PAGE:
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Man Who Wrote the Book on Regenerative Agriculture Says Conservation is the Fifth Ag Revolution

According to Dr. David Montgomery, author and professor at the University of Washington who spoke to farmers during the 22nd Annual No-Till on the Plains Winter Conference, our soils around the world have been severely degraded due to conventional agricultural practices. In a recent interview with Radio Oklahoma Ag Network Associate Farm Director Carson Horn, Montgomery says soil degradation has taken on two forms in modern times.

“One, is the erosion and loss of soil itself, like what happened in the Dust Bowl for example,” Montgomery explained. “But also, in terms of degraded soil organic matter - the carbon that’s in the soil. You can think of it as food for the microbes that actually help build soil fertility.”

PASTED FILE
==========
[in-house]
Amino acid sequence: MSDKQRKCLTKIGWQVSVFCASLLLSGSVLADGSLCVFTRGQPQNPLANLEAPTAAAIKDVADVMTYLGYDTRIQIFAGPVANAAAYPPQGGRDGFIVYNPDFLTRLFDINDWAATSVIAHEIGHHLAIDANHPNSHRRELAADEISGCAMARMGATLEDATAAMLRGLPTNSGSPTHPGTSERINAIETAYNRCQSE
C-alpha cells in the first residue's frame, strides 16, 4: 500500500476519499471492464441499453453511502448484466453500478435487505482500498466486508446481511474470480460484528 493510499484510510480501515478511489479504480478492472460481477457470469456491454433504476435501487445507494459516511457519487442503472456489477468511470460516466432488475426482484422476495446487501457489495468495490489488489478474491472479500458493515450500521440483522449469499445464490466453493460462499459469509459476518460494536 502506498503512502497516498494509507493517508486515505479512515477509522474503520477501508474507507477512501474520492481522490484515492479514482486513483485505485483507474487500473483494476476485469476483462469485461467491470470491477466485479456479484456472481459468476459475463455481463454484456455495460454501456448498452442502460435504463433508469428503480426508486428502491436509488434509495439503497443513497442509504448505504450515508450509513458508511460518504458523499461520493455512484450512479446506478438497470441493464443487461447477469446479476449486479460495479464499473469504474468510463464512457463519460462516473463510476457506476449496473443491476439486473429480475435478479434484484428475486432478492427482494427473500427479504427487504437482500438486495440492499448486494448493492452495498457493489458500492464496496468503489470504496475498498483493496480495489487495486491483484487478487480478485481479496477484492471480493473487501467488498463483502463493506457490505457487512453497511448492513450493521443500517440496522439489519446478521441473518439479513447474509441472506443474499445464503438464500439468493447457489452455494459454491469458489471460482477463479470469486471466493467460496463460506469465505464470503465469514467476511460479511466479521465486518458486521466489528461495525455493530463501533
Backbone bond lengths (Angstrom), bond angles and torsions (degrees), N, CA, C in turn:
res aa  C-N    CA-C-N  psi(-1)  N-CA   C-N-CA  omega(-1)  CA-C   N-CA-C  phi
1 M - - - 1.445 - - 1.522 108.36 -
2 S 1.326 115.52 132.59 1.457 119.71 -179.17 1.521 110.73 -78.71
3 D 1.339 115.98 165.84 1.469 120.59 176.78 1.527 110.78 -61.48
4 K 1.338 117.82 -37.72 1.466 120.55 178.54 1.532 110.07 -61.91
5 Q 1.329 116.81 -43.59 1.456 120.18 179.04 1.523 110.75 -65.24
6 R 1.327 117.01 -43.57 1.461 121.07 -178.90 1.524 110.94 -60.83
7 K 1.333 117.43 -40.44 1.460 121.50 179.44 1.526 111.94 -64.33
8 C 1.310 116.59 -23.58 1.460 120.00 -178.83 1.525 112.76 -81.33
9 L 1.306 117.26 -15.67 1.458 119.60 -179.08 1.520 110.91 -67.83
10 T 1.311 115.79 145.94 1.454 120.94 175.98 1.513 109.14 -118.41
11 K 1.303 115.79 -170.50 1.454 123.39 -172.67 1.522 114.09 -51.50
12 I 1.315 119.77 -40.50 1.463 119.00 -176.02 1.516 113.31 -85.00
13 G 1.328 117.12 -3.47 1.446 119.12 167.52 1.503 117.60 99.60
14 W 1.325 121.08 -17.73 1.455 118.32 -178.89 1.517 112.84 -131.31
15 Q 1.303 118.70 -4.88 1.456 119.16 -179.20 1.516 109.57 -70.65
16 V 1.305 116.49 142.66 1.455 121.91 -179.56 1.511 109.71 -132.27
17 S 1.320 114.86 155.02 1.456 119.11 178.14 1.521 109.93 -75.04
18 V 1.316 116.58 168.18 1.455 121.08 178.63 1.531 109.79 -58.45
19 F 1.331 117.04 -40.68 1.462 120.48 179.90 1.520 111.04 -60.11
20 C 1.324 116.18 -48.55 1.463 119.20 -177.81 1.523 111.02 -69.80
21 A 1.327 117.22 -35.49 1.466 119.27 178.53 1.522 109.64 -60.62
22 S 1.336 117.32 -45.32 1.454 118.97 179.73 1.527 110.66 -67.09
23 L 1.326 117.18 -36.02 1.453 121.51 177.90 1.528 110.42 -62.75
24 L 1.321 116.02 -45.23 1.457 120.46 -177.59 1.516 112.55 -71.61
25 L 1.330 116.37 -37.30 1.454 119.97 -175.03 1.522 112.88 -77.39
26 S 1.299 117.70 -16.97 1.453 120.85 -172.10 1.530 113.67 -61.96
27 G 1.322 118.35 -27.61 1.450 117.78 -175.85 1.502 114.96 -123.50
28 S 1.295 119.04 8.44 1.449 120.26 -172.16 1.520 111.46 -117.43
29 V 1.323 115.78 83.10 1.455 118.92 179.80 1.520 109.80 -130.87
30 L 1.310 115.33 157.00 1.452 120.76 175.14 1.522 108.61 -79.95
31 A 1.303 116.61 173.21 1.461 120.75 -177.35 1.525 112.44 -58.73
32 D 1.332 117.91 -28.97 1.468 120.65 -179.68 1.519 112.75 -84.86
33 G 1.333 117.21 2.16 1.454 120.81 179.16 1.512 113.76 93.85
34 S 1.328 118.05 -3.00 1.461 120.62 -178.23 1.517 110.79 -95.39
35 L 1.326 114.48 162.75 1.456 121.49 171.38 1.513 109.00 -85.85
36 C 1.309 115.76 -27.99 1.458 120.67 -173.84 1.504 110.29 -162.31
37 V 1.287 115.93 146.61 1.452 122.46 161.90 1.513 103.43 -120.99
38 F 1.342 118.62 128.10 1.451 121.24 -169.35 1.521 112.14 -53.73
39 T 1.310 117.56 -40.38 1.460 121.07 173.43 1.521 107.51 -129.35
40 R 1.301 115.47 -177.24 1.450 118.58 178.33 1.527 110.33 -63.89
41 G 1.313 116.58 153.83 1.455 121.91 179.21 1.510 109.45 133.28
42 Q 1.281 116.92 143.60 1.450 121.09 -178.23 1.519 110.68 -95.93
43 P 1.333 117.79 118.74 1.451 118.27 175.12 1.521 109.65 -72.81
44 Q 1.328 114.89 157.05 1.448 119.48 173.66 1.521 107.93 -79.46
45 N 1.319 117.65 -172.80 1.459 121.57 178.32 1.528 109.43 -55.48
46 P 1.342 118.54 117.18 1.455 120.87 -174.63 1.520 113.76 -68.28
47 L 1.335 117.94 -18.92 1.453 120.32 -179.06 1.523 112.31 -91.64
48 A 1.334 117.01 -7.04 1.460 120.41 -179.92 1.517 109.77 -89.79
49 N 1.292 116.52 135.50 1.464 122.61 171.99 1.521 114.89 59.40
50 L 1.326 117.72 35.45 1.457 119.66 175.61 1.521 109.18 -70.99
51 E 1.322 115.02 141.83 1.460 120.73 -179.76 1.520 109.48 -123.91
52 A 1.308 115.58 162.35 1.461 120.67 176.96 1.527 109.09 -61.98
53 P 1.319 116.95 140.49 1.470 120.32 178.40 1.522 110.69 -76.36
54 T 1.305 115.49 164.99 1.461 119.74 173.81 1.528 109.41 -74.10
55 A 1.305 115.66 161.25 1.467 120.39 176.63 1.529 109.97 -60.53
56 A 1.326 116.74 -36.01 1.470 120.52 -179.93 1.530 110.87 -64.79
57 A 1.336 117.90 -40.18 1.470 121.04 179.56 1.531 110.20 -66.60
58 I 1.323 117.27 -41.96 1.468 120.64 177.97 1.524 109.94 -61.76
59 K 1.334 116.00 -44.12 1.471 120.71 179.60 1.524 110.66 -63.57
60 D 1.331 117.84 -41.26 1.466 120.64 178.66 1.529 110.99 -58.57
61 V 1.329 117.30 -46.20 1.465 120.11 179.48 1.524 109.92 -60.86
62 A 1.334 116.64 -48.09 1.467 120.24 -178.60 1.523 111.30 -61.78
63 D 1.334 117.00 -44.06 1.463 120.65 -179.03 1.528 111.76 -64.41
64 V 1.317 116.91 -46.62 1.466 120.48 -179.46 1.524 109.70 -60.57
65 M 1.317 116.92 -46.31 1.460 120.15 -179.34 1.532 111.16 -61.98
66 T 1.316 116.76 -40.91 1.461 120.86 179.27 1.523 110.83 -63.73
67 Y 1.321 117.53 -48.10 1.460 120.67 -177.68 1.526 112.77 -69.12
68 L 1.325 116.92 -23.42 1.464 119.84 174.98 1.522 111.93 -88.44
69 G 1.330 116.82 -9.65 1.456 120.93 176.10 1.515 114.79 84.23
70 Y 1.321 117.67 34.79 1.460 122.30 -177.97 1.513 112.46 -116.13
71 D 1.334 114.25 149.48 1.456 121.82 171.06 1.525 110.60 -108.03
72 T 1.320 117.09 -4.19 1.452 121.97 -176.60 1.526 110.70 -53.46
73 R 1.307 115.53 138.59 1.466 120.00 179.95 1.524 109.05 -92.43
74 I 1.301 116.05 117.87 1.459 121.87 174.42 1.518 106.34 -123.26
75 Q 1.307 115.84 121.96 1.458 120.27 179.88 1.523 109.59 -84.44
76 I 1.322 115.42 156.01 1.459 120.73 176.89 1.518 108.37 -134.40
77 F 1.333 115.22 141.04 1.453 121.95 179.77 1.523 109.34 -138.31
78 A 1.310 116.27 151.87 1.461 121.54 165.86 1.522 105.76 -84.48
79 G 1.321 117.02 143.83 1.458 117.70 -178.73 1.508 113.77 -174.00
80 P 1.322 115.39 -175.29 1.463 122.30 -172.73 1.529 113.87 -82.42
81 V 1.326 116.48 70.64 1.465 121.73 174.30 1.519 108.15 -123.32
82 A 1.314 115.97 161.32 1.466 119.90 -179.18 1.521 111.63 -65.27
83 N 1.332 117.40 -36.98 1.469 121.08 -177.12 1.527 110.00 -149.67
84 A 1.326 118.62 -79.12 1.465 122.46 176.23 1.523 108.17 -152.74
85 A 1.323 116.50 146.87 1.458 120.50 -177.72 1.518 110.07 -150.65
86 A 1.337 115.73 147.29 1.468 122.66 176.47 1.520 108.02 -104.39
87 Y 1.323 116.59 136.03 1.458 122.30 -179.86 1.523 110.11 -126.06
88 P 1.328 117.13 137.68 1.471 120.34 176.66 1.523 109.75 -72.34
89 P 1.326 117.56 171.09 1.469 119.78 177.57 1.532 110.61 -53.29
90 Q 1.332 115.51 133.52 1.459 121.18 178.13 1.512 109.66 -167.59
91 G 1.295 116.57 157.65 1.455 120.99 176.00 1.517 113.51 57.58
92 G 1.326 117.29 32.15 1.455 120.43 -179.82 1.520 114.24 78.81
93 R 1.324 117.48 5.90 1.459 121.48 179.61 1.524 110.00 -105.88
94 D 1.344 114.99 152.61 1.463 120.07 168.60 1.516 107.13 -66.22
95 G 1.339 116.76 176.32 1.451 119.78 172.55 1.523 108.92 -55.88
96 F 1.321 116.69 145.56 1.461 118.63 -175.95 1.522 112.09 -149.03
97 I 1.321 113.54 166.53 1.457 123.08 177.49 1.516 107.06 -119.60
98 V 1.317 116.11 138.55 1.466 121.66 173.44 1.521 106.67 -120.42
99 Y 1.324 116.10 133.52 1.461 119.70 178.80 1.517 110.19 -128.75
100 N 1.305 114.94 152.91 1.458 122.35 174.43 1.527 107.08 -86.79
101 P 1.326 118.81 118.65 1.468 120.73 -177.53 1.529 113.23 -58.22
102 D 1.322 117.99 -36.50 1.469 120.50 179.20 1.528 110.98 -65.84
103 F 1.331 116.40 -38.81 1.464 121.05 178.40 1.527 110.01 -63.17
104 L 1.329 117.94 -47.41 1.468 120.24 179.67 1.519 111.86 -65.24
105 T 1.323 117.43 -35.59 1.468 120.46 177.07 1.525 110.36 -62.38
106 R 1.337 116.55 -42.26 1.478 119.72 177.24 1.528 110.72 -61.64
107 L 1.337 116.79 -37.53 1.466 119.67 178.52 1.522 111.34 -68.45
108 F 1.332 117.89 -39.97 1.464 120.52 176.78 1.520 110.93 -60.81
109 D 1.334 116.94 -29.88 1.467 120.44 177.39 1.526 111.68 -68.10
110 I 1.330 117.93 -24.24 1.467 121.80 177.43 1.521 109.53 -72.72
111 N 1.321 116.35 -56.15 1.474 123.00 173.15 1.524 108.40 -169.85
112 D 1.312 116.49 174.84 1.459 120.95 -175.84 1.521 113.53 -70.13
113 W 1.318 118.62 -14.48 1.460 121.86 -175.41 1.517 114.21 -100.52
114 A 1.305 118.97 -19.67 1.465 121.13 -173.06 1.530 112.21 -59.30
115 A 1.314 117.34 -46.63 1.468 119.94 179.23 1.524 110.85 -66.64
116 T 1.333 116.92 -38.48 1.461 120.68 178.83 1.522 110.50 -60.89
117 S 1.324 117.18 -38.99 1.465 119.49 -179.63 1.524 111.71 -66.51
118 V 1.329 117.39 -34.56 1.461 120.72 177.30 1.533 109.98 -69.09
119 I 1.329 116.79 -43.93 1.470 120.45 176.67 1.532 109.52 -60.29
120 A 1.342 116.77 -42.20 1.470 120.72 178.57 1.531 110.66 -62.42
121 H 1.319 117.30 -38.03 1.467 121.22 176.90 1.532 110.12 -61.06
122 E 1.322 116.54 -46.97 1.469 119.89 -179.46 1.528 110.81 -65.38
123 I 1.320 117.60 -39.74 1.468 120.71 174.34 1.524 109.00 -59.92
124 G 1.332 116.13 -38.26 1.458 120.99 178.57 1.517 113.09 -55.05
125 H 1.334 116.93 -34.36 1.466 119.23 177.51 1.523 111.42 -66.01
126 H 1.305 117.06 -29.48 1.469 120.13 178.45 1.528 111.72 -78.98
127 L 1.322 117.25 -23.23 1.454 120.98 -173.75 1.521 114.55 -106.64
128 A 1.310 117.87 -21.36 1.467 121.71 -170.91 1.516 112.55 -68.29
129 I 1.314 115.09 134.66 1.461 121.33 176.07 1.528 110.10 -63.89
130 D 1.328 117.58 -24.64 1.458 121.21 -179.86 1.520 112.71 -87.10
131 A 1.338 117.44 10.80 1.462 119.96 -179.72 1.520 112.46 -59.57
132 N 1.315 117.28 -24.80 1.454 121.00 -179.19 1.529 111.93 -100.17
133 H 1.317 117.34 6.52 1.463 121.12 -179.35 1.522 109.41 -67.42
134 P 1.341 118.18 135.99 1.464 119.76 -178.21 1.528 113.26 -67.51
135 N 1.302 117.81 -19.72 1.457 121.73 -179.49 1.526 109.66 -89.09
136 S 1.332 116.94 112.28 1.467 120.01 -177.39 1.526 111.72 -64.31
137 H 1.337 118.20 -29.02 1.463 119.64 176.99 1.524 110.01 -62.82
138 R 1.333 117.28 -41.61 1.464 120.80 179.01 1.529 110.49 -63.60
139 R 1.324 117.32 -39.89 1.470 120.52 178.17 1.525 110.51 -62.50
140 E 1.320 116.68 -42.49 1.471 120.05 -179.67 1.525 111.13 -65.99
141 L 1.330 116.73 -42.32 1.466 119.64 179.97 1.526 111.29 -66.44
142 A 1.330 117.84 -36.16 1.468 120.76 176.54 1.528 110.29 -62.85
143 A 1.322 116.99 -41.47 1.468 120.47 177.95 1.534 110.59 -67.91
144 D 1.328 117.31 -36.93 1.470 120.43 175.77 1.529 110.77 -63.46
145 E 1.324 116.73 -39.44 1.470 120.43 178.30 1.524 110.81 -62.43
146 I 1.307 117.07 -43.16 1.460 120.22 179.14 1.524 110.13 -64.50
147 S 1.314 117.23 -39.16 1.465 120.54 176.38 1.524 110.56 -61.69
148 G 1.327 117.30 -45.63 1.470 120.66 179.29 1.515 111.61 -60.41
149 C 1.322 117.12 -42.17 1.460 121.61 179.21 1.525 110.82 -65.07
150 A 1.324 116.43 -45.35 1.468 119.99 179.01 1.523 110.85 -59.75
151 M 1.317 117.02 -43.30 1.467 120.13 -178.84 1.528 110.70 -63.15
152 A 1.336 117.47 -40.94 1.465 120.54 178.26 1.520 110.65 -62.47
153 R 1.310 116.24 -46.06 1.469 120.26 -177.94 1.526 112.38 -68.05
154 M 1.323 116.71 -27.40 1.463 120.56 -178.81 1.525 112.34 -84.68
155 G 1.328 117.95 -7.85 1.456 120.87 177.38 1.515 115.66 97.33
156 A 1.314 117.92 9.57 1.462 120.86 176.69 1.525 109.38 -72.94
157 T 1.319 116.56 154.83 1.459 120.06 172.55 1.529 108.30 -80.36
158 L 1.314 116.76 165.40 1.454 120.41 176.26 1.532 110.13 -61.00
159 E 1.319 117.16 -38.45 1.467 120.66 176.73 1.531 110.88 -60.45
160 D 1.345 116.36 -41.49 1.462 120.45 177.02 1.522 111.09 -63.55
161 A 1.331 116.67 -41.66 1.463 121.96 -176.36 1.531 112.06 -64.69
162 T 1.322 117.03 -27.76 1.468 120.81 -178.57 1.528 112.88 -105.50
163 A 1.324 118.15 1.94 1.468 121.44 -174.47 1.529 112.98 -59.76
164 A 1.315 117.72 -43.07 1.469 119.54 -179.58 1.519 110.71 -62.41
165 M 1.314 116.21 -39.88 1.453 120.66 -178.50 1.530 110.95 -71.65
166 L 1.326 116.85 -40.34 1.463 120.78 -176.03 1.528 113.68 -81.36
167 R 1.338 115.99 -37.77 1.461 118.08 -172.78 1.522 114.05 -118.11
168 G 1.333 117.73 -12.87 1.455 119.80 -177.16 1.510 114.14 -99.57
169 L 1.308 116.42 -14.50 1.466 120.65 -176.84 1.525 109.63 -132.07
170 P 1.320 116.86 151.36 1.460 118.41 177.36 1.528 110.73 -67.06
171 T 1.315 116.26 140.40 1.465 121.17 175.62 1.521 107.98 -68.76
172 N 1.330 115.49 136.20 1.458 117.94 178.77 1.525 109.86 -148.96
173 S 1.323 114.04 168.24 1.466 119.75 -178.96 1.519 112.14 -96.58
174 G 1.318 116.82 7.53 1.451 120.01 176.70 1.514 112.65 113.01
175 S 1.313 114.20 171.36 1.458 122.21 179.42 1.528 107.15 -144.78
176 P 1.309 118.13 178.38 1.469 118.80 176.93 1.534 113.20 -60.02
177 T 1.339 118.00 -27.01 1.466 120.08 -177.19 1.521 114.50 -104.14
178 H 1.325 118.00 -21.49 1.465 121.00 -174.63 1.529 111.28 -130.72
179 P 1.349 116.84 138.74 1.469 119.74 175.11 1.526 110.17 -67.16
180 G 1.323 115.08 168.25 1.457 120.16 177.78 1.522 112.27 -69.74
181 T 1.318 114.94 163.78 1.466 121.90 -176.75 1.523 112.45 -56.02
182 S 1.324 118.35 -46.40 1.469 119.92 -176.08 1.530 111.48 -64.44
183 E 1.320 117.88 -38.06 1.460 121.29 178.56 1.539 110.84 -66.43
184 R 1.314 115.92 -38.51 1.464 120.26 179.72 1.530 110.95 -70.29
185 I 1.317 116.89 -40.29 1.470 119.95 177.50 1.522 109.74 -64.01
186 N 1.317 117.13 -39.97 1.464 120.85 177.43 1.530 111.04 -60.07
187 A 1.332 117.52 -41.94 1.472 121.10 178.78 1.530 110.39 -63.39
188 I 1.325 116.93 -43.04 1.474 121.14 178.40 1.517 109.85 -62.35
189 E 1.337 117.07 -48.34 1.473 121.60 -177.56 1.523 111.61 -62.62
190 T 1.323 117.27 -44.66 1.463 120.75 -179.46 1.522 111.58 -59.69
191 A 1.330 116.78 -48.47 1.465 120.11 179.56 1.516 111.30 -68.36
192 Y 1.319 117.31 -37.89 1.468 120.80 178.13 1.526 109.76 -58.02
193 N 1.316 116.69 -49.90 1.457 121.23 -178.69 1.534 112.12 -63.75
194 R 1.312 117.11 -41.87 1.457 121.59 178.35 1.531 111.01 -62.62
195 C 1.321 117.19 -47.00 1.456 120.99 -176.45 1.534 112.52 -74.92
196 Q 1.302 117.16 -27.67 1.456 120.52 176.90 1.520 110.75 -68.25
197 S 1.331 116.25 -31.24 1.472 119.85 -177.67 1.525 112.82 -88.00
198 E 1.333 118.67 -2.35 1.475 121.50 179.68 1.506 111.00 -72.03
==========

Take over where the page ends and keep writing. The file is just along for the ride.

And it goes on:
Montgomery says in North America, about half of our soil organic matter has been degraded, averaged across the United States. Globally, he says, it is about the same. Not only is that a devastating amount to have lost, it is also continuing to be lost at an alarming rate.

“The pace of global soil degradation at present, shows we’re losing 0.3 percent of our agricultural land capacity globally each year,” he said. “That sounds like a small number, but you play that out over the next 100 years and we’d be on track to lose a third of our agricultural productive capacity while we’re on track to raise our population by 50 percent. Those numbers are working against each other.”

To get out in front of this scenario before it gets out of control, Montgomery says conservation farming techniques will not only help to keep further degradation from happening, it could potentially reverse the process. Montgomery is the author of a study in which he travelled the world visiting farmers who have implemented regenerative farming practices on their operations. He says he found a “winning recipe” which can be utilized on farms to regenerate soil health and bring life back to the local subterranean ecosystem. The recipe for success that he found was comprised of three elements: ditching the plow for no-till farming, planting cover crops and keeping the ground covered at all times, and adding diversity to crop rotations.

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